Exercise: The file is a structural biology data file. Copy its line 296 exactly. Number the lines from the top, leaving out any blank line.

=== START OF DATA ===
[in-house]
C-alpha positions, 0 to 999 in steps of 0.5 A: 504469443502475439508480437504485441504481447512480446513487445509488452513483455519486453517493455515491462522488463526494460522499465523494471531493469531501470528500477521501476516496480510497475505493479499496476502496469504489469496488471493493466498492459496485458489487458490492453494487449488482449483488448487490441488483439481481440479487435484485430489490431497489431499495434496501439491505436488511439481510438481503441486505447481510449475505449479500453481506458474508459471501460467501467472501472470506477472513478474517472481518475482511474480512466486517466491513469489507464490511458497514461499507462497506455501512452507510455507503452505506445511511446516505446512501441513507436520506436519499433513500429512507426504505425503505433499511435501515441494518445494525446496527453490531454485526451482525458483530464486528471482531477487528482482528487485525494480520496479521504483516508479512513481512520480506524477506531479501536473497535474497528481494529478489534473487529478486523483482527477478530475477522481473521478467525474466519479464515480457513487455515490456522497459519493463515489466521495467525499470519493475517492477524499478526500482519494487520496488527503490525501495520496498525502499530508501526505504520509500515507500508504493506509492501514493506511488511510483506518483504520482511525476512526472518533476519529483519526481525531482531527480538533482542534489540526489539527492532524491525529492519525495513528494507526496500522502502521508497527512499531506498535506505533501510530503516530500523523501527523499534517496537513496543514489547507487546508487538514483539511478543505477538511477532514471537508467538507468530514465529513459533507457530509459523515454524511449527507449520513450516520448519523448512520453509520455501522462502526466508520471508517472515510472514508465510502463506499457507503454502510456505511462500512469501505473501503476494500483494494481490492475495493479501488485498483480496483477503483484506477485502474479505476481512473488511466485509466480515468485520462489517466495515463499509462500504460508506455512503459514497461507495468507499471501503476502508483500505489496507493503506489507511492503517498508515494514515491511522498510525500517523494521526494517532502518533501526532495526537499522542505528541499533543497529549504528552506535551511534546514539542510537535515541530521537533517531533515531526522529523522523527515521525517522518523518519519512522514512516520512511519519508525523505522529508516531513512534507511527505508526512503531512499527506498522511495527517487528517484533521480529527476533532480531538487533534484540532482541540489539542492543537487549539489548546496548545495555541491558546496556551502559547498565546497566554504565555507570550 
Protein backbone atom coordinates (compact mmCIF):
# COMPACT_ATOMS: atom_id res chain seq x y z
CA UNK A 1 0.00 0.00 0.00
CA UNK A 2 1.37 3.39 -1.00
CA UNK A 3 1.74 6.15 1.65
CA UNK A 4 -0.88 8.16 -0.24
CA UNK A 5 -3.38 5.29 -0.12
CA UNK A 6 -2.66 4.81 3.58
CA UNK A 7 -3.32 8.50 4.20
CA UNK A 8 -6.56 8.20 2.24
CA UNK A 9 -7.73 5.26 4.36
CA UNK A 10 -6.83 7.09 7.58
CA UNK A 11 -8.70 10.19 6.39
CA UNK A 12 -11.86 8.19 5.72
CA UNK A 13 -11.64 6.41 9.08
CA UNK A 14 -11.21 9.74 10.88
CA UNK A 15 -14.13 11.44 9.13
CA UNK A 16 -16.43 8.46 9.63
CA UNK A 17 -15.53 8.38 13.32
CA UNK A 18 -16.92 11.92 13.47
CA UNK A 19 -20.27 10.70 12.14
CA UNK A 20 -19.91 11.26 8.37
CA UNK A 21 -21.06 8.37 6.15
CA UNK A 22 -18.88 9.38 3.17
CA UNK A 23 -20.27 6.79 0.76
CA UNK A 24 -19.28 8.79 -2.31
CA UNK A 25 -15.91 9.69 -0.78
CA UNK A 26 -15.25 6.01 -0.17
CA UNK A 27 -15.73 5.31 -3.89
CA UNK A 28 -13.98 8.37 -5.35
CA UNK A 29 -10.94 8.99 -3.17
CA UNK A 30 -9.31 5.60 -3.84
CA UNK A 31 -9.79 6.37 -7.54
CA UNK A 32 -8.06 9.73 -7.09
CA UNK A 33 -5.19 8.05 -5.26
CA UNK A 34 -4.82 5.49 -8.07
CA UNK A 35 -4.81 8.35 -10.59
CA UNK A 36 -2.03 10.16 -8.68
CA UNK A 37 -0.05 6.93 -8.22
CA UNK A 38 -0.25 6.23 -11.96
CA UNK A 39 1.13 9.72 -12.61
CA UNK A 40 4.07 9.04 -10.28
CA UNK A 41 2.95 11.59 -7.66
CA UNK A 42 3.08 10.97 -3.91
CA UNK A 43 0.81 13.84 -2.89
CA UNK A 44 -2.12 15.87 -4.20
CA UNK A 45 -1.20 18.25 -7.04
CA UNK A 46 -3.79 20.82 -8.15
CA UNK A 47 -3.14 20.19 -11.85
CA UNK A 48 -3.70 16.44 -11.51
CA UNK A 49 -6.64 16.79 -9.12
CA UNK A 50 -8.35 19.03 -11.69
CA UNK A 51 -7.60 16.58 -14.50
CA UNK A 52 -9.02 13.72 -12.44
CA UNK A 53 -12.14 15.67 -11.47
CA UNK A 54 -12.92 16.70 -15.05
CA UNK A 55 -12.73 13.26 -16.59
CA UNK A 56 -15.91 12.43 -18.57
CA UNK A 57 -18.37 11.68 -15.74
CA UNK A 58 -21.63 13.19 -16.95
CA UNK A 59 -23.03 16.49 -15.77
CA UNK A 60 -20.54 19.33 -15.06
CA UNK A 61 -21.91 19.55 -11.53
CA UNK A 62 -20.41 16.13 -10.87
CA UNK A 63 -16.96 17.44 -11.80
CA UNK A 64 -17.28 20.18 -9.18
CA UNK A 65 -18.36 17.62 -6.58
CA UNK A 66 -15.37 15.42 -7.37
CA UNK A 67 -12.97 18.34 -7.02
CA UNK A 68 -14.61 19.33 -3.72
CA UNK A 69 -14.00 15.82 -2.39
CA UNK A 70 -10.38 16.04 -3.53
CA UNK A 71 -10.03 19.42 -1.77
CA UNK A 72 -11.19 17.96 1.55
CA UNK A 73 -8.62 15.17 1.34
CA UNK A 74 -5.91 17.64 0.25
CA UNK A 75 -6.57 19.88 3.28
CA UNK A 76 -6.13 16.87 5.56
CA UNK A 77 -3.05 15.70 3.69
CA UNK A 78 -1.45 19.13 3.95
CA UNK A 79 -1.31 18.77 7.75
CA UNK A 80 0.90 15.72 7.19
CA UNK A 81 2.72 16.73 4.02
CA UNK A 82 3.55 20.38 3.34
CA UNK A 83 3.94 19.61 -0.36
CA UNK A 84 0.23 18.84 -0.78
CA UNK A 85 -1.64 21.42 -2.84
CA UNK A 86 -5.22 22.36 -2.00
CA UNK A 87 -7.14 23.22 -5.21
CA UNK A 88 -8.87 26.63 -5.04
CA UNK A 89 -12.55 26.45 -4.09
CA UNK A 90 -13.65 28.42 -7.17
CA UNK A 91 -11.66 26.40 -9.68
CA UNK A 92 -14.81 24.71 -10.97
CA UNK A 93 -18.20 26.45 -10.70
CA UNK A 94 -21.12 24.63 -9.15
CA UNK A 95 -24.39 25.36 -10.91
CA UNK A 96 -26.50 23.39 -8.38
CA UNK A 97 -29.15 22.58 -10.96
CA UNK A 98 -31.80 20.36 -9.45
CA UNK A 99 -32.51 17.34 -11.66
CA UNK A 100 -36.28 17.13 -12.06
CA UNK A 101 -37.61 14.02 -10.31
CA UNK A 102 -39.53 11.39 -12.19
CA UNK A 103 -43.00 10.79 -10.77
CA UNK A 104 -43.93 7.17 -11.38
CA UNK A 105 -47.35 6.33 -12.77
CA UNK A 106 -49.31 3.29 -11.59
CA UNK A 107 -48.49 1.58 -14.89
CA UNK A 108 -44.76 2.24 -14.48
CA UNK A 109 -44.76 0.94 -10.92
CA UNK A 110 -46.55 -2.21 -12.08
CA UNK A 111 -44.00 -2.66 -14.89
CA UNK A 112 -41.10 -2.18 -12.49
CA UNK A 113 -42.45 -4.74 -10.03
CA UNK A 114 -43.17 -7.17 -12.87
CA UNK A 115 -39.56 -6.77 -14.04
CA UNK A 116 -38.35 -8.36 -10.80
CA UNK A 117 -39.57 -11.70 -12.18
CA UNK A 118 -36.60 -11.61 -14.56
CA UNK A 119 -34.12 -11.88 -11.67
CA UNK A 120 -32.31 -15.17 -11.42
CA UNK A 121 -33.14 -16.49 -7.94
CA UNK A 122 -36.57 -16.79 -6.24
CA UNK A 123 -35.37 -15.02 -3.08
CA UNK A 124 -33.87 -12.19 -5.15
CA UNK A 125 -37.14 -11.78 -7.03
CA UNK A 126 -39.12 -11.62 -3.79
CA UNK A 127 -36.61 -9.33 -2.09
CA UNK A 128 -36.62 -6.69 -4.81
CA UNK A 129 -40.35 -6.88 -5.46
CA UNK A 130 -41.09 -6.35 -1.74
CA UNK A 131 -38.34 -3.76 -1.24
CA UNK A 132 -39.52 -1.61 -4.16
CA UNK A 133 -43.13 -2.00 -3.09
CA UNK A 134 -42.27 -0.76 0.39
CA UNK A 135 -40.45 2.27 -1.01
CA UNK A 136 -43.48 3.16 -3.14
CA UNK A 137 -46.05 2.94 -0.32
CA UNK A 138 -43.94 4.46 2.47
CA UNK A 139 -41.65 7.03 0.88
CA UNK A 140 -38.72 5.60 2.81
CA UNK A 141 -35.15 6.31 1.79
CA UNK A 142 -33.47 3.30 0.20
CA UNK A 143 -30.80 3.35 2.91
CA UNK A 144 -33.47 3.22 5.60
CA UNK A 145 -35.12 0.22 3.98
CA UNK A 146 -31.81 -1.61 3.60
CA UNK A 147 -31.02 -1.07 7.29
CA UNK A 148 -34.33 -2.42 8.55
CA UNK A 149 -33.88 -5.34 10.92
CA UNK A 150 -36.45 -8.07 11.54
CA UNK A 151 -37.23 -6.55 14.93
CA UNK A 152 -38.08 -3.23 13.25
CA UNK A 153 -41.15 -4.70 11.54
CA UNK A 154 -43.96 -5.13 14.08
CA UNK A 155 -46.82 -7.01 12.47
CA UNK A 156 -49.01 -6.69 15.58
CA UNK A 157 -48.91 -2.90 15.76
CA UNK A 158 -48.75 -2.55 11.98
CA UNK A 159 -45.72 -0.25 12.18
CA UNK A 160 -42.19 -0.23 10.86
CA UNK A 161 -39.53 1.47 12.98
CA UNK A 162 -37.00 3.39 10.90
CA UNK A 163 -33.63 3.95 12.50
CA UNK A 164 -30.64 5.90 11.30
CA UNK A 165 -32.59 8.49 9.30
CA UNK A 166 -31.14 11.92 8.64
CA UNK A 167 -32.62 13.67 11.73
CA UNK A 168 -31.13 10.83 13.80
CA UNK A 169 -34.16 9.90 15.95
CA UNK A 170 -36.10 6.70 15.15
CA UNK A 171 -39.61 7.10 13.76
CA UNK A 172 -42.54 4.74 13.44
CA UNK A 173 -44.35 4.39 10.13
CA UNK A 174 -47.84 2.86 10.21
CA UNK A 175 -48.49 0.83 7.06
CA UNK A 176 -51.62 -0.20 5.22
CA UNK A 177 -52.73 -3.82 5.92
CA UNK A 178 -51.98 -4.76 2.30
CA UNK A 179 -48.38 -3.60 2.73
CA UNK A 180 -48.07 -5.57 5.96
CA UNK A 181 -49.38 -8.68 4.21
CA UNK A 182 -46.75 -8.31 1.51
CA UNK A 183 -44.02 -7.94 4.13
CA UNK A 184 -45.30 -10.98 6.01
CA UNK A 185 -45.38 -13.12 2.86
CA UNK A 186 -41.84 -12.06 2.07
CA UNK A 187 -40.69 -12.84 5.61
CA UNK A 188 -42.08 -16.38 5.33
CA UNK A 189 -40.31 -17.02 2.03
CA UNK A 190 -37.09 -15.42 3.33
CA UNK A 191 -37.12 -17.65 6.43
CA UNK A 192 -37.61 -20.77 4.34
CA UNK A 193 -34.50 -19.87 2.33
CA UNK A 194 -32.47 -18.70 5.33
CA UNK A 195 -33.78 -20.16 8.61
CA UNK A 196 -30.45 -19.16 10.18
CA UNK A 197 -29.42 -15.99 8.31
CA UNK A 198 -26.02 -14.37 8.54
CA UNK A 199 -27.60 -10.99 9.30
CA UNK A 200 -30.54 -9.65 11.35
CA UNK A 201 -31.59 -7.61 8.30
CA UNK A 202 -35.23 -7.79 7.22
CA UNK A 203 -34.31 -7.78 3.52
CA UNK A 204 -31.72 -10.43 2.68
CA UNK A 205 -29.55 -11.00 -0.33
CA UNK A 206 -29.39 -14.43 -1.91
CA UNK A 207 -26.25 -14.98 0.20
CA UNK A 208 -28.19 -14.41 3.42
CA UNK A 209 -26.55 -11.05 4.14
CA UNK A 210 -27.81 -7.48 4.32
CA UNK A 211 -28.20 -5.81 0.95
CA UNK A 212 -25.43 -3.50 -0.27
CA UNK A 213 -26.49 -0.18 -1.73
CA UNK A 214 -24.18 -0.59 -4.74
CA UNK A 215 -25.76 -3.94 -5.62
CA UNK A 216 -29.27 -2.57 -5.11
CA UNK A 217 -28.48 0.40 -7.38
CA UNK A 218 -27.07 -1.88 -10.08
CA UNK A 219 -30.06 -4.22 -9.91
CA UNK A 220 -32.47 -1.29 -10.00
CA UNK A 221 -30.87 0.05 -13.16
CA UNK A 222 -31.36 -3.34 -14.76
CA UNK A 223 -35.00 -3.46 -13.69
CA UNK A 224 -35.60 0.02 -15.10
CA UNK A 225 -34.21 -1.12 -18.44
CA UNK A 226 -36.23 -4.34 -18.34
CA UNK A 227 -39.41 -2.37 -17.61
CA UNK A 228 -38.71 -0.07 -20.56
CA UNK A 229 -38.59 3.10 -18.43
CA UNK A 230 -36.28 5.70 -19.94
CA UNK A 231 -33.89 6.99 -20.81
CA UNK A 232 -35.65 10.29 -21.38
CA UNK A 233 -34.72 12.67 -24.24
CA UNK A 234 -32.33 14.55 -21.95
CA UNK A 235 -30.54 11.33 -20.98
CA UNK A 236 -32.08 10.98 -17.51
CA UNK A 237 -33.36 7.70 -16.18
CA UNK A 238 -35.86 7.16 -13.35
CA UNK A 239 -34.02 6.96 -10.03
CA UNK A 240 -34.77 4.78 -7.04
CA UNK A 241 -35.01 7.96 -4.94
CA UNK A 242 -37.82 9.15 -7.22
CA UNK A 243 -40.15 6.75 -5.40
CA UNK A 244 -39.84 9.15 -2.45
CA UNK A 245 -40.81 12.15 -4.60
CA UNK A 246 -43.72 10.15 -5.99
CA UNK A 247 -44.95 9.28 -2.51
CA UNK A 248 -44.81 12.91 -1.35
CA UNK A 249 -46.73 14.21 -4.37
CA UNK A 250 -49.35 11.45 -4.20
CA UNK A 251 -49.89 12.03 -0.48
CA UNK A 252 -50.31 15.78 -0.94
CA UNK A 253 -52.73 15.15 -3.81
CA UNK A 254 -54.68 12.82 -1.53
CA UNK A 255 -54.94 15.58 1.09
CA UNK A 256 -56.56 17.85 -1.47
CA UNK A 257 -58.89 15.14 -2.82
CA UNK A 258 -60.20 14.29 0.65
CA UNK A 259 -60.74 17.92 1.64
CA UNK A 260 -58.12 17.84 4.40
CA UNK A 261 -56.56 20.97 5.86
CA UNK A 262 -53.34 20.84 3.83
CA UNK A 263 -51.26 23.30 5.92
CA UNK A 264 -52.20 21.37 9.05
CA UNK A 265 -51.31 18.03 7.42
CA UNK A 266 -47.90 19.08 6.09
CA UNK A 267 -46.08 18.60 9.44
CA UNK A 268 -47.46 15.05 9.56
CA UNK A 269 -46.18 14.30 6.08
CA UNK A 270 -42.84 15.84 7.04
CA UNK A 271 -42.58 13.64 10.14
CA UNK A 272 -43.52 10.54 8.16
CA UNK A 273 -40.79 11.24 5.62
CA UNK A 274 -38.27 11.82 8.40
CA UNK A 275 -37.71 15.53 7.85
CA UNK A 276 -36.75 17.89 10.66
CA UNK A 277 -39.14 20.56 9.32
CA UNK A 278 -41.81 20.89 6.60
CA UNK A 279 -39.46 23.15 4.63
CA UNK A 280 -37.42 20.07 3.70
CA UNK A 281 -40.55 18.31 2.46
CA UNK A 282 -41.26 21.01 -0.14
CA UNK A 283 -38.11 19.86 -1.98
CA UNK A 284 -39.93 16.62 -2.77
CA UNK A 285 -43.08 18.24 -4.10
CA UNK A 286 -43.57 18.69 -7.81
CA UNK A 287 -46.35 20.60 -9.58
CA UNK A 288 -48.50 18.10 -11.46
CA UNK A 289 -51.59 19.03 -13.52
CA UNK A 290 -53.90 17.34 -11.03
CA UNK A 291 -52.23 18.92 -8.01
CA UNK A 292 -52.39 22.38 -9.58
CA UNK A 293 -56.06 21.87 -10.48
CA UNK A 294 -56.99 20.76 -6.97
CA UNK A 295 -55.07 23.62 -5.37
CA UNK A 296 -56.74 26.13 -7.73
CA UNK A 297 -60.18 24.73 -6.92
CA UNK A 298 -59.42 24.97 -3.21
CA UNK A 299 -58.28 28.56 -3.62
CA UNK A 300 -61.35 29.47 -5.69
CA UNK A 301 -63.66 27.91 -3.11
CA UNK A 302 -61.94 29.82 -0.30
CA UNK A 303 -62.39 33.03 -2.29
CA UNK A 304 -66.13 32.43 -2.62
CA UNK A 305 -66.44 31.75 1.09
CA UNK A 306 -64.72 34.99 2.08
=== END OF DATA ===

CA UNK A 292 -52.39 22.38 -9.58